Historic off-road racing occupies a very popular niche in the sport for competitors and fans of all ages. Here in America, vintage machines play a huge role in events like the NORRA Mexican 1000, and even run alongside modern cars in UNLTD Off-Road Racing events like the BFGoodrich Tires Mint 400.
For rally raid, the biggest historic stage is the Dakar Classic, where legendary vehicles from decades past go back to battle alongside the modern machines run by names like Carlos Sainz, Sébastien Loeb, and Nasser Al-Attiyah.
The Dakar Classic was first conceived in 2021. It’s a throwback to the Paris-Dakar days that still lend its name to the modern event.
Unlike the main Dakar Rally, the Dakar Classic is about consistency. It’s not scored by time, but by points, and the lowest score wins.
In short, the more accurately you navigate the course, the better off you’ll be in the standings!
Signature cars from all eras take on the event, from this Mitsubishi Pajero, raced by Stefano Calzi, that finished third in 1996 in the hands of Jean-Pierre Fontenay…
…to multiple Porsche 959s, including this one raced by defending champion Juan Morera…
…to a wide selection of classic trucks, including this Mercedes run by Rafael Lesmes Suarez that was best among them.
In total, this year’s event had more than 80 entries, with brands like Toyota and Land Rover also very well represented.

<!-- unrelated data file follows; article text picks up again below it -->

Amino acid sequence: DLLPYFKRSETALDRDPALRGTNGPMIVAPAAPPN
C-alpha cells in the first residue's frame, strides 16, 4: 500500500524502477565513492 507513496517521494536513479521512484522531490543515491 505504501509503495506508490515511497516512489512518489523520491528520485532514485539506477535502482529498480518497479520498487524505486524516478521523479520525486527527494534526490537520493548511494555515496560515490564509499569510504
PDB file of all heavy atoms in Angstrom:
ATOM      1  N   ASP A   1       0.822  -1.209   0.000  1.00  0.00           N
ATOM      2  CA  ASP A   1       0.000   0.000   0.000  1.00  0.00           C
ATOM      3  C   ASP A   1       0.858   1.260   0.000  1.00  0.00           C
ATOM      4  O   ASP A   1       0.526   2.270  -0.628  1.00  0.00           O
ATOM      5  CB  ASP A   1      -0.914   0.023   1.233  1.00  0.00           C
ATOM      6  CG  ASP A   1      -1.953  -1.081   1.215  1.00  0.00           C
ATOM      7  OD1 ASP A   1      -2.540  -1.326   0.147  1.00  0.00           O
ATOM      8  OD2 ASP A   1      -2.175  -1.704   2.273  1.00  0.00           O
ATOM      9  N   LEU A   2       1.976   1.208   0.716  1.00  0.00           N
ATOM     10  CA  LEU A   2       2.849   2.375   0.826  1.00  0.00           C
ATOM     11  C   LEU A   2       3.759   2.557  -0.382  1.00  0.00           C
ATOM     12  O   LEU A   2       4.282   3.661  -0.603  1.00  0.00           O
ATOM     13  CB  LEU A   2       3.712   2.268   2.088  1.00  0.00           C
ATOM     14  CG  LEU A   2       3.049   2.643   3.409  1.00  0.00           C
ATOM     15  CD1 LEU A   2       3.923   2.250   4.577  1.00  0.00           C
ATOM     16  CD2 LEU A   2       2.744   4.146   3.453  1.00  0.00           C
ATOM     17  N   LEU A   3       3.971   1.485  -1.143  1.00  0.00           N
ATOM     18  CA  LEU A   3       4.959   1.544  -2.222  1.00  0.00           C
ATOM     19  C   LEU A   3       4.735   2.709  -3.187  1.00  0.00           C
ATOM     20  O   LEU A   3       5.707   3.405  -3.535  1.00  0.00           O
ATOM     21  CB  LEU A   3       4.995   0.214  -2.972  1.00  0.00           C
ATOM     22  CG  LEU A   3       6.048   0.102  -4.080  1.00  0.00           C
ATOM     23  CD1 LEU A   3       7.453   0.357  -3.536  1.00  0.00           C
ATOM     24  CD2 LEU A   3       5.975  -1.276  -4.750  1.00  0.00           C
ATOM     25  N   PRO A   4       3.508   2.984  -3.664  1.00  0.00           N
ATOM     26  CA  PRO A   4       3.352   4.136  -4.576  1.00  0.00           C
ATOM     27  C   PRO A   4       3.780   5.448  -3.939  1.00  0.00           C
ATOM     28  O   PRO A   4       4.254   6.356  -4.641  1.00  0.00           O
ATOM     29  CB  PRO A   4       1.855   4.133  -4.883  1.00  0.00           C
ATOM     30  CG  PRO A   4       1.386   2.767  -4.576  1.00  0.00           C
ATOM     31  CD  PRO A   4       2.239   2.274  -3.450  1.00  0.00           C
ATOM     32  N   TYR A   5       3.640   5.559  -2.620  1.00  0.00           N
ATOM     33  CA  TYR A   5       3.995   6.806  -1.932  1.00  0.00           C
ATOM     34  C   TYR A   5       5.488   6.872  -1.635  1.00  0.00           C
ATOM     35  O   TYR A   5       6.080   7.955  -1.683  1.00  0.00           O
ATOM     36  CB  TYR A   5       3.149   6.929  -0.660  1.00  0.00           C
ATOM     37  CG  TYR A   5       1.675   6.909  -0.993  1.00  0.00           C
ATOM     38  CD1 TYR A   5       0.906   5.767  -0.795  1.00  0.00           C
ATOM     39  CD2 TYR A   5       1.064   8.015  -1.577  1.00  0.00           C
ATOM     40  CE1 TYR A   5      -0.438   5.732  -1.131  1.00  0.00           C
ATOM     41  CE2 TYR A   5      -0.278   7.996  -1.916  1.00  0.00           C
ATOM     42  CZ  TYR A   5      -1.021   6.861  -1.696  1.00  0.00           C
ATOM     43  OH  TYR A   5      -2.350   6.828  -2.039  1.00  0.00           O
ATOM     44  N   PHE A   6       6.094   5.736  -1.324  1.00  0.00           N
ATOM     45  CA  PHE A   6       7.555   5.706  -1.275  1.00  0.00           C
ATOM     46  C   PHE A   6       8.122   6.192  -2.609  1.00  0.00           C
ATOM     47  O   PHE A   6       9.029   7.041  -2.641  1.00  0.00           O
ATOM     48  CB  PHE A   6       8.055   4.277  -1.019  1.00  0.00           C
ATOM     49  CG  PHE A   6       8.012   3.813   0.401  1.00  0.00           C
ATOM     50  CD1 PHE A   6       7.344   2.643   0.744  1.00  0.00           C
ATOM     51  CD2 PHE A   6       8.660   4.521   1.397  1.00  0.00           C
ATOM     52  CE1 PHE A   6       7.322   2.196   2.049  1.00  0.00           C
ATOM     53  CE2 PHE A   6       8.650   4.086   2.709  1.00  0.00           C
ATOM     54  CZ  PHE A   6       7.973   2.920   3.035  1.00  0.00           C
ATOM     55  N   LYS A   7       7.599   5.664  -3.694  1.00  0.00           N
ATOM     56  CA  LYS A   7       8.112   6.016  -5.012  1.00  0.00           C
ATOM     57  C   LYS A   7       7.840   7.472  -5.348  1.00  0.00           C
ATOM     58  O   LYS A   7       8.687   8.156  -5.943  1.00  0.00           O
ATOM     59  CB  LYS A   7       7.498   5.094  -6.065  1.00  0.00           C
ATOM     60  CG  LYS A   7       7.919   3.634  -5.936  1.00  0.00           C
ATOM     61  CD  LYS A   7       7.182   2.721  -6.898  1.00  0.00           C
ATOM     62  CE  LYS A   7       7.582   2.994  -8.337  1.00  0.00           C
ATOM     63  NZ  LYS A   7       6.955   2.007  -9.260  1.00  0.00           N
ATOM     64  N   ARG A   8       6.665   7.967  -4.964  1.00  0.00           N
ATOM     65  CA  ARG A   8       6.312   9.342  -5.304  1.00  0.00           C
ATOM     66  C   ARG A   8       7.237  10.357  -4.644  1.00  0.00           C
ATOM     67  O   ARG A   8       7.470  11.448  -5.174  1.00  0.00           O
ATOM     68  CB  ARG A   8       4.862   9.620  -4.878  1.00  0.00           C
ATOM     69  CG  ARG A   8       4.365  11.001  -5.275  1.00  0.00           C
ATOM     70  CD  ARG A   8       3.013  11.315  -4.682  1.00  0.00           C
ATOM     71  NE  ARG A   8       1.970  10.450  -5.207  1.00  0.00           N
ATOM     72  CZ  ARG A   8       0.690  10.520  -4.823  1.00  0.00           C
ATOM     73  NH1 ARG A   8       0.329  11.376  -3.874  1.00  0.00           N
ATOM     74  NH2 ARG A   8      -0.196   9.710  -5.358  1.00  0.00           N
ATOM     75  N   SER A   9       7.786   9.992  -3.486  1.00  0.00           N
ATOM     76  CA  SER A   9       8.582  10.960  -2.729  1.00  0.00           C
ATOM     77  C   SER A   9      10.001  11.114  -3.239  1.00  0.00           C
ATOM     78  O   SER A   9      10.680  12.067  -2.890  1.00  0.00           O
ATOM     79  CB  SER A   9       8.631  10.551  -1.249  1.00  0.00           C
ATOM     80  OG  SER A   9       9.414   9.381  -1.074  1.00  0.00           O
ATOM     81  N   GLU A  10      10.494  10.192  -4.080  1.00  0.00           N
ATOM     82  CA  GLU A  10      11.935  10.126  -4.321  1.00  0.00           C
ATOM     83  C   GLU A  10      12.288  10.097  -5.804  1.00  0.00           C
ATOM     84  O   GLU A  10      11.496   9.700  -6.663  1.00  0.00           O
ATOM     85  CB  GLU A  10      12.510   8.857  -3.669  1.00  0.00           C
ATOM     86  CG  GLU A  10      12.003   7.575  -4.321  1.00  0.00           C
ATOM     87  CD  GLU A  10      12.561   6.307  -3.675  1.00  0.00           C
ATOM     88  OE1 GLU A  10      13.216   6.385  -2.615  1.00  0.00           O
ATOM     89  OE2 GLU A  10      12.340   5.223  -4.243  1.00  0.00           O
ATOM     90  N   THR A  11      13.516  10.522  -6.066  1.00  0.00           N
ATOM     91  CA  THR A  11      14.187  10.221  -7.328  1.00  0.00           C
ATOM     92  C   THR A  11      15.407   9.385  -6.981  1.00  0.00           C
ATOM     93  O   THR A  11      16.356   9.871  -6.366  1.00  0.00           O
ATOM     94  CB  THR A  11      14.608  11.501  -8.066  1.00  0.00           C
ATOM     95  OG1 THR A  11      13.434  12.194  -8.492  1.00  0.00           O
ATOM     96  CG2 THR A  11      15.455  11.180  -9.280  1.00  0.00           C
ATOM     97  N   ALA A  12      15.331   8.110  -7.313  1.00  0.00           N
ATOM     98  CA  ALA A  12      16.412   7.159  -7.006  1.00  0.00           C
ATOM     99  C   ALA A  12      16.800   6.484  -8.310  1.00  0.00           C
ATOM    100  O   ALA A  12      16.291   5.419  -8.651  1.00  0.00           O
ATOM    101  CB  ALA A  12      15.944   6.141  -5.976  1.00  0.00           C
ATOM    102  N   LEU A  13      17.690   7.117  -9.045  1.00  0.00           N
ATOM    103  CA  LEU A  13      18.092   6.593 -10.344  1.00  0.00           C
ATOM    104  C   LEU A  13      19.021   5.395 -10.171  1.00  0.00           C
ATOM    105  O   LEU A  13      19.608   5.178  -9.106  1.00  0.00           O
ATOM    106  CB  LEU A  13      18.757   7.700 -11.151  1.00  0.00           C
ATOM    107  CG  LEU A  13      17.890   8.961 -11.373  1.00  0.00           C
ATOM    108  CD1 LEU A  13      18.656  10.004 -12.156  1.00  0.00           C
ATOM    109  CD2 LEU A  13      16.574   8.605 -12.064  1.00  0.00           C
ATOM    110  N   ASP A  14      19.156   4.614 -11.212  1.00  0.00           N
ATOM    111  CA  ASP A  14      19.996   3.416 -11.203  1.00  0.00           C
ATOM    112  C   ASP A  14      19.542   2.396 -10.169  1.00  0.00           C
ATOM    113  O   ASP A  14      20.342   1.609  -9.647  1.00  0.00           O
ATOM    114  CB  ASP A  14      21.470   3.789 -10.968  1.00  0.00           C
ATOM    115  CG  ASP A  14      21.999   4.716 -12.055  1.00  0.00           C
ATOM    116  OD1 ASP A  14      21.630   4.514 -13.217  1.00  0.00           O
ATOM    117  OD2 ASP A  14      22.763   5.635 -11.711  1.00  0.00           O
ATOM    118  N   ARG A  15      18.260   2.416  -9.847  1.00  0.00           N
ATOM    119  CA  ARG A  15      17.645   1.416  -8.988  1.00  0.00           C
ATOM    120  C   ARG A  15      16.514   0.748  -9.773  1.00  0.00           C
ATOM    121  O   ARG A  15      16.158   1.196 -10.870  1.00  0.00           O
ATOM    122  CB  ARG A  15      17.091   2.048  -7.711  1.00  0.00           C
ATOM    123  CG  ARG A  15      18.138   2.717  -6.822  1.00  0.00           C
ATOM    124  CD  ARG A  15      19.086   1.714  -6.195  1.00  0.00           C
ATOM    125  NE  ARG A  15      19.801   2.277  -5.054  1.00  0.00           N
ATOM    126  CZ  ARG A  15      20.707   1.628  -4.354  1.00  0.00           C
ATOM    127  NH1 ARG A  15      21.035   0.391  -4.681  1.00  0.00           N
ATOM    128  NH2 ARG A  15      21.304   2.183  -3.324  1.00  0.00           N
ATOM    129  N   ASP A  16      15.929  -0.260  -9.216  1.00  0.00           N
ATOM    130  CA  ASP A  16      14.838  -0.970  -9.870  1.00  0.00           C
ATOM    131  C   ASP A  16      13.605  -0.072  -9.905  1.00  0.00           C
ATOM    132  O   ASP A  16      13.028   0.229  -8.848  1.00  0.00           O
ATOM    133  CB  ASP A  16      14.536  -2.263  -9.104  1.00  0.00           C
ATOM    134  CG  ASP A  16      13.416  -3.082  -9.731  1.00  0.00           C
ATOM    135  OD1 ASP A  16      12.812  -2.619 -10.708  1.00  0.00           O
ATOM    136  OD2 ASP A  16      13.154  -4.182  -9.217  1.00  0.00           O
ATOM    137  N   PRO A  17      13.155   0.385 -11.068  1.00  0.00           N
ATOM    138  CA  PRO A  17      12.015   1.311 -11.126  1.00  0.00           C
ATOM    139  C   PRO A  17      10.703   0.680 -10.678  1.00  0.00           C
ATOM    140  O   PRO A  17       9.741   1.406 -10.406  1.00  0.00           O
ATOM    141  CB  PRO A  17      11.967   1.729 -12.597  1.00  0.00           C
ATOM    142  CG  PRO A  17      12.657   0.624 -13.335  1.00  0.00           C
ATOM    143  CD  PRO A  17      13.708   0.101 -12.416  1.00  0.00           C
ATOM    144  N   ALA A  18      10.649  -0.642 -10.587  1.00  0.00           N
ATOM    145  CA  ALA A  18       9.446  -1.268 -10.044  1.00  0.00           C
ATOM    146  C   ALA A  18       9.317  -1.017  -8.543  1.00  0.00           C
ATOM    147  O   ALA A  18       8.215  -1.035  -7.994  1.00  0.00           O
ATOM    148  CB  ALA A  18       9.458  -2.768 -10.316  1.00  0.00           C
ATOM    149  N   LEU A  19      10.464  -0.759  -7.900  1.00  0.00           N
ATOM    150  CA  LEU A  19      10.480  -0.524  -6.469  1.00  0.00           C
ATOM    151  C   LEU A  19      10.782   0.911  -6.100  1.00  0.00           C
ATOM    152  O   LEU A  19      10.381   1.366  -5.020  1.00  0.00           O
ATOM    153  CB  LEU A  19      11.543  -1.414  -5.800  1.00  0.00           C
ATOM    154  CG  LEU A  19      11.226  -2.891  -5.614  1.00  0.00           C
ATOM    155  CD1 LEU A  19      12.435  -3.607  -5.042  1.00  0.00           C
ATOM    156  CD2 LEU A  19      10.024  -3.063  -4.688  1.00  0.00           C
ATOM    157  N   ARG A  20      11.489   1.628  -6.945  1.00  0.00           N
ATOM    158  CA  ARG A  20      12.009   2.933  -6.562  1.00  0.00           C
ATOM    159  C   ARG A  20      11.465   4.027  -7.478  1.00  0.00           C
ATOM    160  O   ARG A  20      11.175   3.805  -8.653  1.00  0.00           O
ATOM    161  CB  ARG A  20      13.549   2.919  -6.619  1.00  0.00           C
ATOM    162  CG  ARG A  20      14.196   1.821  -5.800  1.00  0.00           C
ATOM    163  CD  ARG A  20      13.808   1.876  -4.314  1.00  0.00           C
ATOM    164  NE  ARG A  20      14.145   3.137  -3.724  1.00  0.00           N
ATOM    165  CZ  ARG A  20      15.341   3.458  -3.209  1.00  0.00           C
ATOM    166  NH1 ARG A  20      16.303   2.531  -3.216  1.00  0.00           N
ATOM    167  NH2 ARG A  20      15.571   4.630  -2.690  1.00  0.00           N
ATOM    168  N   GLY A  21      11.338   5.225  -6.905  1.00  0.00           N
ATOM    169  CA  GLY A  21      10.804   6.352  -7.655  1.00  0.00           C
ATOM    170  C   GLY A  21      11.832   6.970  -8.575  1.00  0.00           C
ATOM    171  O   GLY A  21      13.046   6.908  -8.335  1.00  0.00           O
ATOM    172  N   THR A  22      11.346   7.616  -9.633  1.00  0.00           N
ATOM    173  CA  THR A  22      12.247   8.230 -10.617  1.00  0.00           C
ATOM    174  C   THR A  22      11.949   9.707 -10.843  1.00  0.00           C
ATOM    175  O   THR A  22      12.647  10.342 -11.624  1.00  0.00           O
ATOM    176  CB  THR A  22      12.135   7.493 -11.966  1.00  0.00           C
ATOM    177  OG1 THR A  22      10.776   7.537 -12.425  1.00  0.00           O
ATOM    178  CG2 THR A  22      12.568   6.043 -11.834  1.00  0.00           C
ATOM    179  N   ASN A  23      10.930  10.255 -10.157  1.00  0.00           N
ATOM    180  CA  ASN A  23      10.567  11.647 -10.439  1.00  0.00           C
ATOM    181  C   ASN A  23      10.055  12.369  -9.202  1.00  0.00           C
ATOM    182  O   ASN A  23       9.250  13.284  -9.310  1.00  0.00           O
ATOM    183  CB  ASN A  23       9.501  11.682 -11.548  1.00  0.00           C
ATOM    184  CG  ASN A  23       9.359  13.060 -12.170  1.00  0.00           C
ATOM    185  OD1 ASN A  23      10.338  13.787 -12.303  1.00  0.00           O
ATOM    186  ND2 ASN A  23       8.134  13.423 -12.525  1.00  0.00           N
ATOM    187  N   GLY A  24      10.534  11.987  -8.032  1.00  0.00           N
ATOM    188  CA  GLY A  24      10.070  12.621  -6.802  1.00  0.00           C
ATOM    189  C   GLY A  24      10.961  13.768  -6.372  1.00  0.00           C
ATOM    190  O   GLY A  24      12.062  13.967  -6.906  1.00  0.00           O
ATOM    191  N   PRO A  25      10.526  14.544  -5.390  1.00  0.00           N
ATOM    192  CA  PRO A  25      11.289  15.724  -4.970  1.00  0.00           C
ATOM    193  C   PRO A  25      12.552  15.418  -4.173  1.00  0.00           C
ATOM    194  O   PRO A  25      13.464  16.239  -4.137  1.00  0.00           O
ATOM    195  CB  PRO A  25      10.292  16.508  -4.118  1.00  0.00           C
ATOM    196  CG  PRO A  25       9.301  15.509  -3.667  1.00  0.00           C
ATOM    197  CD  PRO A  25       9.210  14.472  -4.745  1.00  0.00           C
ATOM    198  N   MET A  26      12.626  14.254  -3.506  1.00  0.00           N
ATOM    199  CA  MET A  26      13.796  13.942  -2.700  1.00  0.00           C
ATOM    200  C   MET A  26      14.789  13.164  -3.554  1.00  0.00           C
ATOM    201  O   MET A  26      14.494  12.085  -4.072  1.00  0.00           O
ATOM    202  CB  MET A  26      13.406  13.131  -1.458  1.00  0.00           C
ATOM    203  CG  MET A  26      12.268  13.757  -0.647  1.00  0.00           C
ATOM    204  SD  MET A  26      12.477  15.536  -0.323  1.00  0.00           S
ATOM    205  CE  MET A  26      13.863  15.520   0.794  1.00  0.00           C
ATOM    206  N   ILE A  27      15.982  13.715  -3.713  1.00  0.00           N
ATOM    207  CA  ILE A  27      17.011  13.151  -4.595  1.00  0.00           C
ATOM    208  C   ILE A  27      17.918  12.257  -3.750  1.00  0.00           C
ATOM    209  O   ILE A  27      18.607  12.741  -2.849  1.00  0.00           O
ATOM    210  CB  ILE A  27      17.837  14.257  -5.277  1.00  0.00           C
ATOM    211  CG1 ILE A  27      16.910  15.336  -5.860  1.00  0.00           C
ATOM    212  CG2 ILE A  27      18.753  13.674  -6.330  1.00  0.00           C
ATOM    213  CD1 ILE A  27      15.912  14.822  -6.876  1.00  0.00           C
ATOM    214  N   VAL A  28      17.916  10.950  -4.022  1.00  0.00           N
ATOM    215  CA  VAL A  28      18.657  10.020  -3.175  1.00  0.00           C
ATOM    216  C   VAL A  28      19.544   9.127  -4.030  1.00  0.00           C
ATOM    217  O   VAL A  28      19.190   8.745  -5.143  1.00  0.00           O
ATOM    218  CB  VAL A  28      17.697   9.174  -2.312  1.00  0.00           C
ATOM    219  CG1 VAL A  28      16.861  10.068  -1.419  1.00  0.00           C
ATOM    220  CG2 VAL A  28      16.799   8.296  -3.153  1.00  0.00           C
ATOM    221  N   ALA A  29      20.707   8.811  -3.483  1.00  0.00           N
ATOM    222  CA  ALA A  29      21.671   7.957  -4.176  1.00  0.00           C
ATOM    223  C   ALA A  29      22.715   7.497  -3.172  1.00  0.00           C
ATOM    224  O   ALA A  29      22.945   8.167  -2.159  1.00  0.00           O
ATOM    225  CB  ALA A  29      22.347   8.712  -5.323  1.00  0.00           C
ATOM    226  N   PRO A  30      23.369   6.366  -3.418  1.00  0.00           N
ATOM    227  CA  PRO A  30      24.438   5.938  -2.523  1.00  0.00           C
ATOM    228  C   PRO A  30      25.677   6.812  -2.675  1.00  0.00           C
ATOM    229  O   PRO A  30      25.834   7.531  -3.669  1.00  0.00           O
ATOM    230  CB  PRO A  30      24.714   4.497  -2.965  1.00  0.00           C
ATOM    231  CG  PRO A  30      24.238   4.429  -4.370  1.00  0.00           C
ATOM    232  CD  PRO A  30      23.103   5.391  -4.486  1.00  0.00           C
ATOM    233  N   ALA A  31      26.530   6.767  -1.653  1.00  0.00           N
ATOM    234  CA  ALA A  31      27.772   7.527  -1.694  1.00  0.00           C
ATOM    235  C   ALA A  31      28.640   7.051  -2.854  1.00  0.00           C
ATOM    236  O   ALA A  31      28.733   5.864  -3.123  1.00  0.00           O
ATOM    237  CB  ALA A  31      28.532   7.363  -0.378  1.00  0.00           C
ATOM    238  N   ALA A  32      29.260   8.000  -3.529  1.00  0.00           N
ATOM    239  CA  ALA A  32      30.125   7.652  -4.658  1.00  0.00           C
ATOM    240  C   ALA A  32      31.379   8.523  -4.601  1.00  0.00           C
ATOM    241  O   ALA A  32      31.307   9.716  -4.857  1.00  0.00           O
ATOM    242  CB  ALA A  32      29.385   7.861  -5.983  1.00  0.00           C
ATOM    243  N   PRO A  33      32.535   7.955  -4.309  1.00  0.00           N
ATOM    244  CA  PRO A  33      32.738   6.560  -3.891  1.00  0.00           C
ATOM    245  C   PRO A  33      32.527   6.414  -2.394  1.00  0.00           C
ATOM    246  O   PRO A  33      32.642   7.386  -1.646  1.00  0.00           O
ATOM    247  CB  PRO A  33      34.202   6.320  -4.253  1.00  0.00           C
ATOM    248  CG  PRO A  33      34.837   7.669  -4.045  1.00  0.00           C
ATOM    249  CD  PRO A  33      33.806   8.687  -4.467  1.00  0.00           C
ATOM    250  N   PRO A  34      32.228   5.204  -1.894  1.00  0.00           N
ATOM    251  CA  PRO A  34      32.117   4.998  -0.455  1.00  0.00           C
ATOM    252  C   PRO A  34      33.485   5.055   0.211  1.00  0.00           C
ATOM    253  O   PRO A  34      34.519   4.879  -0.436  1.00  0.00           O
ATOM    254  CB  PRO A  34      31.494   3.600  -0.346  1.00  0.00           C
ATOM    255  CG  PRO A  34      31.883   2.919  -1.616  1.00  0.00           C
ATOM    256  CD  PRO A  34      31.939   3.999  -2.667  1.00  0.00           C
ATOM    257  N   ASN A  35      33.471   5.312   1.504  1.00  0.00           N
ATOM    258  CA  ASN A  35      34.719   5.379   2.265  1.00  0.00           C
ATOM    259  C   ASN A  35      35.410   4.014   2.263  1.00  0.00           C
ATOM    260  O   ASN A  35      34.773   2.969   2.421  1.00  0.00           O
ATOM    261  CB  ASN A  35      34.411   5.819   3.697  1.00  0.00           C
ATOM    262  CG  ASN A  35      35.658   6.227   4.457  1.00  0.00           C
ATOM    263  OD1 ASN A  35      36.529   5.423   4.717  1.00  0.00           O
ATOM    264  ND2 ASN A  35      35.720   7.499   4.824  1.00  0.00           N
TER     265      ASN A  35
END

Plenty of those teams also had direct links to legends of the event—such as Classic Team de Rooy, which saw Janus van Kasteren Sr., father of 2023 Dakar Rally Truck winner Janus van Kasteren, take the wheel of a former Jan De Rooy DAF.
Since the Dakar Classic is a navigation rally for vintage equipment, you’d imagine that the crews might take extra care of their machines…
…but it’s still racing, after all, and things can get competitive!
And especially since this is still the Dakar, not everyone made it to the finish unscathed, if at all.
After multiple issues during the event, including this stop on Stage 4, the Madpanda Motorsport team finally withdrew after Stage 7…
…while the popular Citroen 2CV, driven by Barbora Holicka and decked out in duck-themed pop art, finished 63rd overall, with a tow on Stage 10 part of their adventure.
In fact, while the margin of victory was just 12 points, only the top four teams were within 1,000 points of the lead.
Leading the charge was the Factorytub team, whose Toyota Land Cruiser was driven by Carlos Santaolalla Milla. Even with 300 penalty points, and an 18th place finish on Stage 8 that briefly cost them the overall lead, the #768 team led a majority of the event.
Coming in second was this Nissan Pathfinder run by Lorenzo Traglio, whose father Maurizio is a legendary mechanic and took over the Tecnosport team.
Third was another Tecnosport entry driven by Paolo Bedeschi, the only team to avoid a penalty after all 12 stages. It was his second straight third place finish in the Dakar Classic.
After Marc Douton’s win in a Dunhill Buggy in 2021, Land Cruisers have been the dominant cars in the Dakar Classic so far, winning the past three. Will the streak continue in 2025? We’ll have to wait another year to find out.